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Clay: Zisha. Med-high fired.
Size: 110 ml
Age/Year: Late 1970's or early 80's
Walls: Medium Thick
Pour: +/- 7 sec. Single hole. Slight drip if poured hard. Good lid fit for the era.
Source: Hou De
Tea Pairing: High fire TGY or high fire aged Taiwanese oolongs.
Info: From pics on Hou De's website, the clay looked quite nice, so I figured even if it was a modern fake, it was worth the gamble. Once I got it, I felt pretty sure it was older, and my knowledgeable Yixing expert friends confirmed it is a 70's-80's Factory 1 production. The bad news is that Hou De listed the pot at 80ml and it tuned out to be more like 112ml. A difference of 30ml+ on a small pot makes a big difference in what the pot can be used for, and is just plain lazy on the vendors part (if you ask me). After testing it out, the pot performs so well I've decided to keep it anyway. In exchange for a very slight rounding of the higher notes, the pot really deepens the base notes of high fired oolongs, and gives a wonderfully rich and decadent mouthfeel. Not sure if it will become a high fire TGY pot, or replace my aged Taiwanese oolong pot. More testing is needed.

Hou De claimed this pot was made by well known Yixing artist Shi Xiaoma in his earlier days at Factory I. Of course, that would be pretty cool, but I'm not holding my breath. Here are some closeups of the chops. If anyone can provide more info about what they say, or if the pot is authentic, I'd appreciate it!

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Last edited by tingjunkie on Sep 20th, '11, 22:01, edited 1 time in total.
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Re: Official/Different Yixing Show Off Topic!

Postby tingjunkie » Sep 20th, '11, 18:36

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Clay: Hong Ni (Xiao HN?). High fired.
Size: 85 ml
Age/Year: 90's
Walls: Medium Thick
Pour: +/- 5 sec. Single hole. Slight drip if poured very hard. Good lid fit.
Source: TeaSwap (Thanks auhckw!)
Tea Pairing: Undecided
Info: Love the concave donut bottom! :D Testing has just begun with this guy. It performed extremely well with both high fire TGY and greener bao zhong so far, but didn't do that great with Da Yu Ling. It might become a pot used for kung-fu style TGY when I'm serving 2-3 people, but I'd like to see how it does with oriental beauty or even dan cong first. A good quality 85ml hong ni pot will always find a use somewhere. The testing shall continue!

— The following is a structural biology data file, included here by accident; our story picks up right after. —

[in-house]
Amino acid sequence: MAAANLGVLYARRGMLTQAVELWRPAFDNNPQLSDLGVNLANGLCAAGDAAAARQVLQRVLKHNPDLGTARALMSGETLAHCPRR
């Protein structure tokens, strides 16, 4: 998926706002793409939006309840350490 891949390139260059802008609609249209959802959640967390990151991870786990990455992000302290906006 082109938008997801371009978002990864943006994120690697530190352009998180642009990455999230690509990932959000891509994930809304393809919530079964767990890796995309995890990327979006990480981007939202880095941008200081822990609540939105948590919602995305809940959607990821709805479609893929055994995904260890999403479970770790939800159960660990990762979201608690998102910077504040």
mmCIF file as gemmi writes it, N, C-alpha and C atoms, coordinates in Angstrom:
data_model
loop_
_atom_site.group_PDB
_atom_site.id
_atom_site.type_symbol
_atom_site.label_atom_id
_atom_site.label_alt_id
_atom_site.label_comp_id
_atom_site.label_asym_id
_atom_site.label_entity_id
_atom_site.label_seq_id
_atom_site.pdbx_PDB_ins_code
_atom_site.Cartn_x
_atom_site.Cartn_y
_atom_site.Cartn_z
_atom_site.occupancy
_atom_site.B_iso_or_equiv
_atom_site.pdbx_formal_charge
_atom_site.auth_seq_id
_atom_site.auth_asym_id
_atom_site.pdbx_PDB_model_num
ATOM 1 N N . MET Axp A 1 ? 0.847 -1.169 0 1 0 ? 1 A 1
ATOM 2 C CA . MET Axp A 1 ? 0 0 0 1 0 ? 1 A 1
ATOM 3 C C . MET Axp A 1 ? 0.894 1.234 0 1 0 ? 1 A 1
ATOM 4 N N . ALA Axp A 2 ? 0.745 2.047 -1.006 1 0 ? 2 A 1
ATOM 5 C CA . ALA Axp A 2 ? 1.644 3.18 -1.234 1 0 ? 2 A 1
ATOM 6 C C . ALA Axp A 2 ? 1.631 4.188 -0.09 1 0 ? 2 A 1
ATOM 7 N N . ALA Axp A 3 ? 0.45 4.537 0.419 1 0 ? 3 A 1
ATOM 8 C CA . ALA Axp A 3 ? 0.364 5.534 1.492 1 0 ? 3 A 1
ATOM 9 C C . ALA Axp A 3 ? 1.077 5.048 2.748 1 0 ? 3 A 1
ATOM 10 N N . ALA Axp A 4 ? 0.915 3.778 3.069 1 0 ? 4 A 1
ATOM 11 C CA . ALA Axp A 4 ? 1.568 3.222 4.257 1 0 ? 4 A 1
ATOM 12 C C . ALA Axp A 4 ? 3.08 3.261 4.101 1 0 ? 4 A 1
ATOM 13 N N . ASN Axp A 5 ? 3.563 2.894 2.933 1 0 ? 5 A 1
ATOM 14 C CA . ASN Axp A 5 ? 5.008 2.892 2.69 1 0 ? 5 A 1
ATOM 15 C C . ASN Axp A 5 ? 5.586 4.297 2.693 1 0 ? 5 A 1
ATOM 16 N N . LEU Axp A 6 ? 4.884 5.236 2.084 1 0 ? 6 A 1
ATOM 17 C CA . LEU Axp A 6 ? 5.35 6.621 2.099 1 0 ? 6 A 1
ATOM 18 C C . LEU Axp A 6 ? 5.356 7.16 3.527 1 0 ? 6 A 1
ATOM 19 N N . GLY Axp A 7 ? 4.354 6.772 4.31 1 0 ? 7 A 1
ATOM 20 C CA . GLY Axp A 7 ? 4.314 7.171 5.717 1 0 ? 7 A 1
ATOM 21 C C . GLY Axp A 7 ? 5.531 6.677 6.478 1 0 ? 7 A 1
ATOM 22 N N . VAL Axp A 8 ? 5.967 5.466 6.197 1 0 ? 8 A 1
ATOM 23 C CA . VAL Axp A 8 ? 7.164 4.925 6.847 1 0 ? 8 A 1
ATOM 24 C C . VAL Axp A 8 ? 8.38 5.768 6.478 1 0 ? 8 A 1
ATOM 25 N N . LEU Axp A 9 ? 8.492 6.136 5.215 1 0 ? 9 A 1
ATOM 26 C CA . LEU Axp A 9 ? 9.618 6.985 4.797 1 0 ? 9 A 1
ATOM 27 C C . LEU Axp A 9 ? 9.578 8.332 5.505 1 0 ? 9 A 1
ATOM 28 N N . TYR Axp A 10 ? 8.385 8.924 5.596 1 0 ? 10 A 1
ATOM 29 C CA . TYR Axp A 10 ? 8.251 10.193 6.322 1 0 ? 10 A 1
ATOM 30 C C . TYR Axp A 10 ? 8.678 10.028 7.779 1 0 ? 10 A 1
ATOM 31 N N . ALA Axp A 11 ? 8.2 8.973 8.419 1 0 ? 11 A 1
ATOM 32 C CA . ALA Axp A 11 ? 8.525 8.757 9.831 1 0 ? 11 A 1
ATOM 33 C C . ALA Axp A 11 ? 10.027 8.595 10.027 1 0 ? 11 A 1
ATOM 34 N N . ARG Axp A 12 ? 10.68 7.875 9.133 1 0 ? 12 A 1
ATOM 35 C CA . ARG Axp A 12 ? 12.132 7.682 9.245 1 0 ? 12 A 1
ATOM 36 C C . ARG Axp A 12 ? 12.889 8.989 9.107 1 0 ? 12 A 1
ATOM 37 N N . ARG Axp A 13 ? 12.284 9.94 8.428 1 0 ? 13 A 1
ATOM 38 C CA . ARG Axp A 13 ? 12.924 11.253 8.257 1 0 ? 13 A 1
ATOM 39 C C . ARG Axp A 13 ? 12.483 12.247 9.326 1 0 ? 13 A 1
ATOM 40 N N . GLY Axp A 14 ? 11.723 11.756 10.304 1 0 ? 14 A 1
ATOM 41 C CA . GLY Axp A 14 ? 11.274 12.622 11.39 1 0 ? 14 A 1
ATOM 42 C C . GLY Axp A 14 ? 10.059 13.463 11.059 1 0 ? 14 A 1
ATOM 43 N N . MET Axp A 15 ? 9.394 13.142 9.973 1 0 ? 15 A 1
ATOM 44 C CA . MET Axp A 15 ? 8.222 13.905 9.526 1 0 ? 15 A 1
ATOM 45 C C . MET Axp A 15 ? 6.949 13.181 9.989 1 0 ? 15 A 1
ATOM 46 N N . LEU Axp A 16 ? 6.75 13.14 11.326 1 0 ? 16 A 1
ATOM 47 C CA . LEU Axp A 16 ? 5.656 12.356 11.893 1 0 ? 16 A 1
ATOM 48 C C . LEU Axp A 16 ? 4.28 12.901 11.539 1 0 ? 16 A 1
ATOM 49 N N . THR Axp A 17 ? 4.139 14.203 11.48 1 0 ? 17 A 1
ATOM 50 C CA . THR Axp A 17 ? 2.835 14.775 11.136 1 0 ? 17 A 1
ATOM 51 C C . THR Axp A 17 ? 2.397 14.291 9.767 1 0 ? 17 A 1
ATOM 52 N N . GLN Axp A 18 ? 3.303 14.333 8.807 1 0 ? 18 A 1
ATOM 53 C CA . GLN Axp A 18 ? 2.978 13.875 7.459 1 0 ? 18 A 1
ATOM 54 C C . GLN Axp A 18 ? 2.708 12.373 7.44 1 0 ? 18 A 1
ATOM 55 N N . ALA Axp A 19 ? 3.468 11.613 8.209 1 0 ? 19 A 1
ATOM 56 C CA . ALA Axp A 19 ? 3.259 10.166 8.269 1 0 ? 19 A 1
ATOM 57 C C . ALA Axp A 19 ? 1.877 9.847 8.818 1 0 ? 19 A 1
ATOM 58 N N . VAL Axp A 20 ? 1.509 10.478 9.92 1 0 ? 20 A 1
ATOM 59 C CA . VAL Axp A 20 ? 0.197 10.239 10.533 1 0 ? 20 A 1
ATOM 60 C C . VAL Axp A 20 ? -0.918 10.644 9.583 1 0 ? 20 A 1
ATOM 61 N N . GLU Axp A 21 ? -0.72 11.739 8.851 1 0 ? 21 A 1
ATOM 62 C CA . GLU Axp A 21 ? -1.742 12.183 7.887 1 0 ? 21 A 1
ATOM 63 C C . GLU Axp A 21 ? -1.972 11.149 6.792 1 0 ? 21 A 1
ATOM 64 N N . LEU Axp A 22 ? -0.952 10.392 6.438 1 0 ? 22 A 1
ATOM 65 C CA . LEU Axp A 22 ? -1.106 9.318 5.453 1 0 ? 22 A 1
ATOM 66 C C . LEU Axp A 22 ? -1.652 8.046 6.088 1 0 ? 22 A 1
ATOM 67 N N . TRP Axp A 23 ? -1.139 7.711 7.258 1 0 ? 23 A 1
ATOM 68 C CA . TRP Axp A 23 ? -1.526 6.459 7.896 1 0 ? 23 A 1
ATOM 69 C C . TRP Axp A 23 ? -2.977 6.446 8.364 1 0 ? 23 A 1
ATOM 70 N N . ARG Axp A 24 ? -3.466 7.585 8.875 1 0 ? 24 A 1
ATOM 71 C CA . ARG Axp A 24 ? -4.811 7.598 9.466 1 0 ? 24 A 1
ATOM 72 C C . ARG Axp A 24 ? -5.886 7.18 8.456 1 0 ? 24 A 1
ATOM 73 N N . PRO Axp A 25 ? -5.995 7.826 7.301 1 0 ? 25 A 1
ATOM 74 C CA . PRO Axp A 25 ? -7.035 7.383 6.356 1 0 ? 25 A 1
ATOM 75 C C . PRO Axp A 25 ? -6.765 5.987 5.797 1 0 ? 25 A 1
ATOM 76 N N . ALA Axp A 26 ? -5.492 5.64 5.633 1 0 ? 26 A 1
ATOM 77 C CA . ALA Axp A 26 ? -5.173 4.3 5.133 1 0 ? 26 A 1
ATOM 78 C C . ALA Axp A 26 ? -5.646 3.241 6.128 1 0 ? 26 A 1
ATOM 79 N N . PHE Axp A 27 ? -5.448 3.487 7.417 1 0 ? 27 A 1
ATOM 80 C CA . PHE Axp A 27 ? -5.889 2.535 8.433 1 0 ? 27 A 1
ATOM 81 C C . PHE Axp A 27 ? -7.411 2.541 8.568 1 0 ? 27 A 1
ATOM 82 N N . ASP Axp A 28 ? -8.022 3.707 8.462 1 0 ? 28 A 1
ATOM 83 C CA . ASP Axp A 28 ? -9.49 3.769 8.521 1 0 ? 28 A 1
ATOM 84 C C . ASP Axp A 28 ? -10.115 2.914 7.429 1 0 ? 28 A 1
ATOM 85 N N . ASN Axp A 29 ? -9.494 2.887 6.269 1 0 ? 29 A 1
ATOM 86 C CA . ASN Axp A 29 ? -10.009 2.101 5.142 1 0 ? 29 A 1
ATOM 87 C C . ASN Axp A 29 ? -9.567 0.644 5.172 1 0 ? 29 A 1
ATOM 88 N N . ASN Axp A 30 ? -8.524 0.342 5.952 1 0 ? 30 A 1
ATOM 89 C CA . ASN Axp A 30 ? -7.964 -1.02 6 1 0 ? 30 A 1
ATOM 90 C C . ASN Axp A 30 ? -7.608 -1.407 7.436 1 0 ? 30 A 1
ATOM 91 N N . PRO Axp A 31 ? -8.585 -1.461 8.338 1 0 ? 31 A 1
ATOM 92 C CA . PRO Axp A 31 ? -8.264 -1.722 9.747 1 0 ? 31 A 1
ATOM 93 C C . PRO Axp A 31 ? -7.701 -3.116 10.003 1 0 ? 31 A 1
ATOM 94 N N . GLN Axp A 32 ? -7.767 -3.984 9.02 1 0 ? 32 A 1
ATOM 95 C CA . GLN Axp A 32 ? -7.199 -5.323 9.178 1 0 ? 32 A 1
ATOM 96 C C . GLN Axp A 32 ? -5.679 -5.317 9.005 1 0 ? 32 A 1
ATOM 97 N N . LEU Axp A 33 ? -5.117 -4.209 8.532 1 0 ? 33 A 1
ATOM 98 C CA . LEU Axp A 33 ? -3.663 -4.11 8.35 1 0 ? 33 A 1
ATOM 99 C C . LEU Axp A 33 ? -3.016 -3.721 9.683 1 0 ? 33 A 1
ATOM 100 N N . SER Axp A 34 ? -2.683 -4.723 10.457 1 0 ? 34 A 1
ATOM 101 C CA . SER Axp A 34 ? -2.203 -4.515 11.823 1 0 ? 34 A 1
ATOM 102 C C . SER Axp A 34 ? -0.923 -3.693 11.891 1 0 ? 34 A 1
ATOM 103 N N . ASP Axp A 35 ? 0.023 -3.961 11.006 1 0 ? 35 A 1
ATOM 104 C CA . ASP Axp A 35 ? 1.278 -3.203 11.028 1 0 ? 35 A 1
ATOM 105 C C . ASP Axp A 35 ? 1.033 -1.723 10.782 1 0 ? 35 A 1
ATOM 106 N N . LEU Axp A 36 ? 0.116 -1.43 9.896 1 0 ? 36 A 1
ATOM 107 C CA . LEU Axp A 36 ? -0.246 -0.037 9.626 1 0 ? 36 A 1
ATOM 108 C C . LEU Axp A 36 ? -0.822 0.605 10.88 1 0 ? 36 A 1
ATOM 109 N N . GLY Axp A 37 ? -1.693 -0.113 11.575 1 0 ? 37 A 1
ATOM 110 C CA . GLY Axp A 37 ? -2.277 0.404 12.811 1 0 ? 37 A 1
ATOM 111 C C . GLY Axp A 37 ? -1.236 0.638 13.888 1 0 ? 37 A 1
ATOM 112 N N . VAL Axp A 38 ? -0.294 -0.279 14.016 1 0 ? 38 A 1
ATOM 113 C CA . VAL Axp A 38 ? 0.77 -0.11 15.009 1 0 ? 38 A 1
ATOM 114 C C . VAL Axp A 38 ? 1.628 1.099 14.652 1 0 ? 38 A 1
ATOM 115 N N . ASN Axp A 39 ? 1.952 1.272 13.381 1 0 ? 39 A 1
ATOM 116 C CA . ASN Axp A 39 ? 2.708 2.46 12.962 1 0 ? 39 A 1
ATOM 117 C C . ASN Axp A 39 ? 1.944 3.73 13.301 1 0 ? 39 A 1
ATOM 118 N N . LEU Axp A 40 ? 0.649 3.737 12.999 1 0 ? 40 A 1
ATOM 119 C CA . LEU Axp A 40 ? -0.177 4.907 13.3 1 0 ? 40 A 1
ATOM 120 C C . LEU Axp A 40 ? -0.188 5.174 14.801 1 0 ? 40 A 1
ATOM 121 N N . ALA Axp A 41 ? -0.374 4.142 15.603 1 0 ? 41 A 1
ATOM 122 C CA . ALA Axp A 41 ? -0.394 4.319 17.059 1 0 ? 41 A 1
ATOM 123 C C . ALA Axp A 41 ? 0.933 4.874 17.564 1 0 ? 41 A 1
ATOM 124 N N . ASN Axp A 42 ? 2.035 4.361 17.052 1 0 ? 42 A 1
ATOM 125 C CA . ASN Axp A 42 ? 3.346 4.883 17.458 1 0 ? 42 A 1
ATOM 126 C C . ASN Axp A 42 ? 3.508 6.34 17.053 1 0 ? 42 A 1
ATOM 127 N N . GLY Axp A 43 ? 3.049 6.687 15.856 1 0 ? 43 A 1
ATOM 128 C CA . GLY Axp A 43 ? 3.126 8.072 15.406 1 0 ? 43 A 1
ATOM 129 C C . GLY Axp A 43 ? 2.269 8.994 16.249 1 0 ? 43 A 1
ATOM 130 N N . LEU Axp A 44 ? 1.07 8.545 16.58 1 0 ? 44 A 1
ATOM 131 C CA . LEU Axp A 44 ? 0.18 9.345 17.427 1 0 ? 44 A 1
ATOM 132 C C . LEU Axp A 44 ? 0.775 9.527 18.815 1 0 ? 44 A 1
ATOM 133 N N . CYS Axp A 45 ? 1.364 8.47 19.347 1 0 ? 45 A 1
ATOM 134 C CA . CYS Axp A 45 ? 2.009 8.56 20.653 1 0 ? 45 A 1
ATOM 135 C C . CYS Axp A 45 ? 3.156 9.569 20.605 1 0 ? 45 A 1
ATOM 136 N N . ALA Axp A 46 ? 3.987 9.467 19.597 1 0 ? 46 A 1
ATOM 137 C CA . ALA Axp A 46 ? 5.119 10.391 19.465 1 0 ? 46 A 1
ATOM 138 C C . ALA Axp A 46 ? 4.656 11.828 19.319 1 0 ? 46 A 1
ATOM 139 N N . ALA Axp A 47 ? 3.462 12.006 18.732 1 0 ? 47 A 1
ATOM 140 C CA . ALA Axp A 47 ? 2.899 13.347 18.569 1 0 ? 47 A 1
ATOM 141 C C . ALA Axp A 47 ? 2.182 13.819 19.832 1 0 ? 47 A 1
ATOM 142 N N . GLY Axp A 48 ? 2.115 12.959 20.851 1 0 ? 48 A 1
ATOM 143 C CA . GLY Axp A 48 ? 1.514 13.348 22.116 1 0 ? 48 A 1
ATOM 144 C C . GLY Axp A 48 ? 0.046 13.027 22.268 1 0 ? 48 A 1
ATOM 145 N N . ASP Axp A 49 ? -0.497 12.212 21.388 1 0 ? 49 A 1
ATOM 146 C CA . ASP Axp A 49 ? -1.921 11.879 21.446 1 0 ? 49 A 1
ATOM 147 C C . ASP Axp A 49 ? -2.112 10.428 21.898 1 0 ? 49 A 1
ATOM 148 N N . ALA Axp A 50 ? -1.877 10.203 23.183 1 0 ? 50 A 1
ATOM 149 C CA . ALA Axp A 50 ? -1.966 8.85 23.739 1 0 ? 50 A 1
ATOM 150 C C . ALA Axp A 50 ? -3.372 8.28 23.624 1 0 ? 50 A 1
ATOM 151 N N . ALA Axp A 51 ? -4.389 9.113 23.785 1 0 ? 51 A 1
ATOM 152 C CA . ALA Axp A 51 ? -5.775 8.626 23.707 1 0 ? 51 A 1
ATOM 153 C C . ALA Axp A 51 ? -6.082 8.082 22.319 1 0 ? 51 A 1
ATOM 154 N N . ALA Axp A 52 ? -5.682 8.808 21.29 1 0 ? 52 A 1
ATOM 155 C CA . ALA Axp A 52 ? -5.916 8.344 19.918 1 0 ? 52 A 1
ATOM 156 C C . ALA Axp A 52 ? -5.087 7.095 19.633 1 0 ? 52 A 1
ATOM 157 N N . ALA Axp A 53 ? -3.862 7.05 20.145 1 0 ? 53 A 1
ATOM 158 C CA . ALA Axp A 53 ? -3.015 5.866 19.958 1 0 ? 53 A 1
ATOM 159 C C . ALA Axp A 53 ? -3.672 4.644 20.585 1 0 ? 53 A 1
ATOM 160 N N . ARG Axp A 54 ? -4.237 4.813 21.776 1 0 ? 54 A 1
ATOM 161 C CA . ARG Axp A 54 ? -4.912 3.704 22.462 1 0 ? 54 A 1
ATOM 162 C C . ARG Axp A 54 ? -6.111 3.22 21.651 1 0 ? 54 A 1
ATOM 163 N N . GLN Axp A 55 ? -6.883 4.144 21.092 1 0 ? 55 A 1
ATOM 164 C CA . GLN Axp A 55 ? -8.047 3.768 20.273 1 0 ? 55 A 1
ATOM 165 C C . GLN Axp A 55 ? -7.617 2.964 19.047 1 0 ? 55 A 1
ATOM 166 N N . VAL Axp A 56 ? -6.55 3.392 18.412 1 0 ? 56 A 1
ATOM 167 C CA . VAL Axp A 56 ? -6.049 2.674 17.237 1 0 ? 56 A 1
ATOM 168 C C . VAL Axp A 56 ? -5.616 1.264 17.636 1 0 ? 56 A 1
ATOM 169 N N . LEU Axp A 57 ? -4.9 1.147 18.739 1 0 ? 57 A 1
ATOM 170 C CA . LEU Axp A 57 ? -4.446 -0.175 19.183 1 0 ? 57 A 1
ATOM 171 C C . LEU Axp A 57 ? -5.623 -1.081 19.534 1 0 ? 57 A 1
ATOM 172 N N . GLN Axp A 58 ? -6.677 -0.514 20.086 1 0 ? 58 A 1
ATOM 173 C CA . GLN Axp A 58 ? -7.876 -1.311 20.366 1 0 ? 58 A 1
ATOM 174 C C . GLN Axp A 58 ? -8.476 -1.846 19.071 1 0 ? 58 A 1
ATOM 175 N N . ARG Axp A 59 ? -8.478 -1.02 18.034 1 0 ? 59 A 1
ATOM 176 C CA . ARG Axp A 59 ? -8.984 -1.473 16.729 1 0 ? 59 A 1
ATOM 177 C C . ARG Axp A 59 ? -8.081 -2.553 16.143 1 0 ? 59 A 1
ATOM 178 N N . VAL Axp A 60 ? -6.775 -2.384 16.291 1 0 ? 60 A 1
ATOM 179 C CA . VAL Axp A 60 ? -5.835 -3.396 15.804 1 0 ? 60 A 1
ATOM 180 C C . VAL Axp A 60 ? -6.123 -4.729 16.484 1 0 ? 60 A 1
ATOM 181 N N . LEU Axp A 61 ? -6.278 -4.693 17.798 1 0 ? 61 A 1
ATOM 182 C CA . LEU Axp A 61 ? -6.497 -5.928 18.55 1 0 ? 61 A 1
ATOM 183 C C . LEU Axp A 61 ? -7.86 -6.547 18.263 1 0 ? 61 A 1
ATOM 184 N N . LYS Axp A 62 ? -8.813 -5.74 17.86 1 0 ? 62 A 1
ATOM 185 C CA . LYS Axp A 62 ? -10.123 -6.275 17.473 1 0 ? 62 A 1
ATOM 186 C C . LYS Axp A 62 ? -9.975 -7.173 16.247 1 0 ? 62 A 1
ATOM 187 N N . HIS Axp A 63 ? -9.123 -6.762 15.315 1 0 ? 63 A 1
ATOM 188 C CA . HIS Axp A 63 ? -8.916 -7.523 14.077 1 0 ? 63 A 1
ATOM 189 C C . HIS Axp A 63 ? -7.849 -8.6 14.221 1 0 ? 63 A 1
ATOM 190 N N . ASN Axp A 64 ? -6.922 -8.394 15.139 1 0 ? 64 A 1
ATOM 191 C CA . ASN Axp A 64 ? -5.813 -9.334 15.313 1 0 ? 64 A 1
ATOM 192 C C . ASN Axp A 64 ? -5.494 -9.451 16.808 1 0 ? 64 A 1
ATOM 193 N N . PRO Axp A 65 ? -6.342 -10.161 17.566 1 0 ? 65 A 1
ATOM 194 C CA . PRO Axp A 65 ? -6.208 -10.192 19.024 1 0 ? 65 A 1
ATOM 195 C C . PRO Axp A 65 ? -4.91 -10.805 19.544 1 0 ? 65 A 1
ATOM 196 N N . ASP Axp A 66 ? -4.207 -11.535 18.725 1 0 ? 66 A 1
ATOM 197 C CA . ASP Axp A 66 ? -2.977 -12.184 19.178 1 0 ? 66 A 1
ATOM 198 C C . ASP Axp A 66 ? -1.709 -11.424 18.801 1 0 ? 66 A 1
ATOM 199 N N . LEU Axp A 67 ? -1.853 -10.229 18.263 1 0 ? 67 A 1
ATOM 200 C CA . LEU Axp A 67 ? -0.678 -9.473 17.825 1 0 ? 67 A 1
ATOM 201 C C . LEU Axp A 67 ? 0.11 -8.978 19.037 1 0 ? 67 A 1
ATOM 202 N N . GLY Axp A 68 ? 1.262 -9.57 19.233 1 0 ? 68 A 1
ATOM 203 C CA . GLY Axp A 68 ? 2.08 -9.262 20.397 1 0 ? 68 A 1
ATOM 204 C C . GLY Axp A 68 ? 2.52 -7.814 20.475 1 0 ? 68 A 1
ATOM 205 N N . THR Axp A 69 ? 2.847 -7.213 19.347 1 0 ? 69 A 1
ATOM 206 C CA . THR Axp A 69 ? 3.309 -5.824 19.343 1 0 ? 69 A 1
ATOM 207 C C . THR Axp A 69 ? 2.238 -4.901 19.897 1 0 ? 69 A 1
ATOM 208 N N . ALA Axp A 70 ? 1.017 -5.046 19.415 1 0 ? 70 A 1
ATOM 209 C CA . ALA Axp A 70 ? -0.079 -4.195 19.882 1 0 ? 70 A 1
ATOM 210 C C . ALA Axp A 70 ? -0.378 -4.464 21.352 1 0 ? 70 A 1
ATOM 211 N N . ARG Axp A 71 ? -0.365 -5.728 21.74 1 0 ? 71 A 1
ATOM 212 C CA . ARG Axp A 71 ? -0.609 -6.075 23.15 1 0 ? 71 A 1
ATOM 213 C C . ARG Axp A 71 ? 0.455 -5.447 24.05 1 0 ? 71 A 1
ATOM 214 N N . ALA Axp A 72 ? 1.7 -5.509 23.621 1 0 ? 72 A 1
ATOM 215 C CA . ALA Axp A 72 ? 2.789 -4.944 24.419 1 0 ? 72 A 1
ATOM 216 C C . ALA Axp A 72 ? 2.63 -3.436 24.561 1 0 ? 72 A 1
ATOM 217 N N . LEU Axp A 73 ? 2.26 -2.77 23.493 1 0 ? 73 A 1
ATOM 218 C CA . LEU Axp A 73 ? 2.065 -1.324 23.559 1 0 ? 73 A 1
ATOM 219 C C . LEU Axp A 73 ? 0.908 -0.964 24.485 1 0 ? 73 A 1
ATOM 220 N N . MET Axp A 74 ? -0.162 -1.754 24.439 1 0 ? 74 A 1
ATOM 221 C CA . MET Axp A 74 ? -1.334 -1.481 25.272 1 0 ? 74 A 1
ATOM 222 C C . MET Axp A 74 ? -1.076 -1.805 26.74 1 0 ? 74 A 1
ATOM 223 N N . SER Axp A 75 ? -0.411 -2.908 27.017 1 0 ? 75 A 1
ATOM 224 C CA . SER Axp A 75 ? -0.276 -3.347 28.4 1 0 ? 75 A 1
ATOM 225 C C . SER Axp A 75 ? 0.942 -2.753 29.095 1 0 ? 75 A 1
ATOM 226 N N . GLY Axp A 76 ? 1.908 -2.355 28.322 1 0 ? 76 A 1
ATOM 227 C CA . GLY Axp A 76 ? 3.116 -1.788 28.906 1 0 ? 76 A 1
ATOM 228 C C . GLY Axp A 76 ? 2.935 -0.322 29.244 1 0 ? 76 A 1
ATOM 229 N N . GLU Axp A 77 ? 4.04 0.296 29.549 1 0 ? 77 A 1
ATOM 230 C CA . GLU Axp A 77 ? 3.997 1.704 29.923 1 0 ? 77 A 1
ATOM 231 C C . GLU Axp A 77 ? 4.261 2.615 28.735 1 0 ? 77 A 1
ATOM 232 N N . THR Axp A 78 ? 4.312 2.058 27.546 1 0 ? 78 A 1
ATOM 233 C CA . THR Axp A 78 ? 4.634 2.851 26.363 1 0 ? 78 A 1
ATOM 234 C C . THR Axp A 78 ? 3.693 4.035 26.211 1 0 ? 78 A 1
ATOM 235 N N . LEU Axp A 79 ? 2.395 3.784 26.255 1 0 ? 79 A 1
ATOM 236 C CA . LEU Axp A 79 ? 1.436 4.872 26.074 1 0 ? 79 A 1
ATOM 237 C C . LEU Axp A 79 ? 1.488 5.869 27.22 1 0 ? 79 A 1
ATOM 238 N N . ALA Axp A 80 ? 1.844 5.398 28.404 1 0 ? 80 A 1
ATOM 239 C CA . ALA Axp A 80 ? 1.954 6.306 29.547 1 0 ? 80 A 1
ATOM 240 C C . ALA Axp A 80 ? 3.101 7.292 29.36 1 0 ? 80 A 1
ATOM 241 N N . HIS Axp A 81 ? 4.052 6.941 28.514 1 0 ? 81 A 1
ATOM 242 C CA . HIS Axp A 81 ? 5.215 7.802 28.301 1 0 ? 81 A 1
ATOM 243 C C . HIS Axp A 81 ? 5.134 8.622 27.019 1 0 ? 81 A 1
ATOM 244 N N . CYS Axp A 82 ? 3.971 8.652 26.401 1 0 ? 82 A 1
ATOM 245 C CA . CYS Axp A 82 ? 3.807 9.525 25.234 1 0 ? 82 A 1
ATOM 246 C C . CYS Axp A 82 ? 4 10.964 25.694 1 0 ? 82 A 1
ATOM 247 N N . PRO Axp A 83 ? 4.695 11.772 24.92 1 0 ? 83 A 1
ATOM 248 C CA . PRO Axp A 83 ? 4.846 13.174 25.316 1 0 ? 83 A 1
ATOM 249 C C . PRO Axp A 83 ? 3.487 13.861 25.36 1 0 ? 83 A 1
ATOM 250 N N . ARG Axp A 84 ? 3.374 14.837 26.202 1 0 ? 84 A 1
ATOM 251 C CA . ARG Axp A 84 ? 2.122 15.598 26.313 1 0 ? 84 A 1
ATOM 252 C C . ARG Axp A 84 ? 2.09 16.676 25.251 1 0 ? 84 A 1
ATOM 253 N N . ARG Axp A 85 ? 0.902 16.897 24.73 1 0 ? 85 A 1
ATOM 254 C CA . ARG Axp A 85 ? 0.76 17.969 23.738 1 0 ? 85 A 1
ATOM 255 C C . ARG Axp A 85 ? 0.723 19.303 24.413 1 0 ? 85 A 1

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Re: Official/Different Yixing Show Off Topic!

Postby tingjunkie » Sep 20th, '11, 18:53

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Clay: Pin Zi Ni. High fired.
Size: 100 ml
Age/Year: 90's (Supposedly Factory II?)
Walls: Medium Thin
Pour: +/- 10 sec. Multiple hole. No drips. Perfect lid fit.
Source: Jing Tea Shop
Tea Pairing: Red Tea
Info: I haven't seen too many nice drop ball (duo qiu) shape pots in the <150ml range, and the clay looked nice from the pics, so I jumped on it. The pot pairs perfectly with Yunnan Red tea, taming the slight bitterness, preserving the high notes, and really bringing out the sweetness. I imagine this would be a great pot for young sheng too. It's seasoning very quickly as well. After 3 uses, it's really beginning to glow, and it's holding on to the aroma of the tea like crazy. Long overnight infusions in this pot turn out so sweet and refreshing! Once again, Jing has proved to me that they are a dependable vendor for high quality Yixing.
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Re: Official/Different Yixing Show Off Topic!

Postby tingjunkie » Sep 20th, '11, 19:15

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Ooooh... sparklies!
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Sitting next to its 235ml cousin.
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Clay: Dark Zi Ni. High fired.
Size: 75 ml
Age/Year: 80's (Likely Factory I)
Walls: Thick (Holds heat like a boss.)
Pour: +/- 5 sec. Multiple hole. Surprisingly, no drips despite the rough craftsmanship.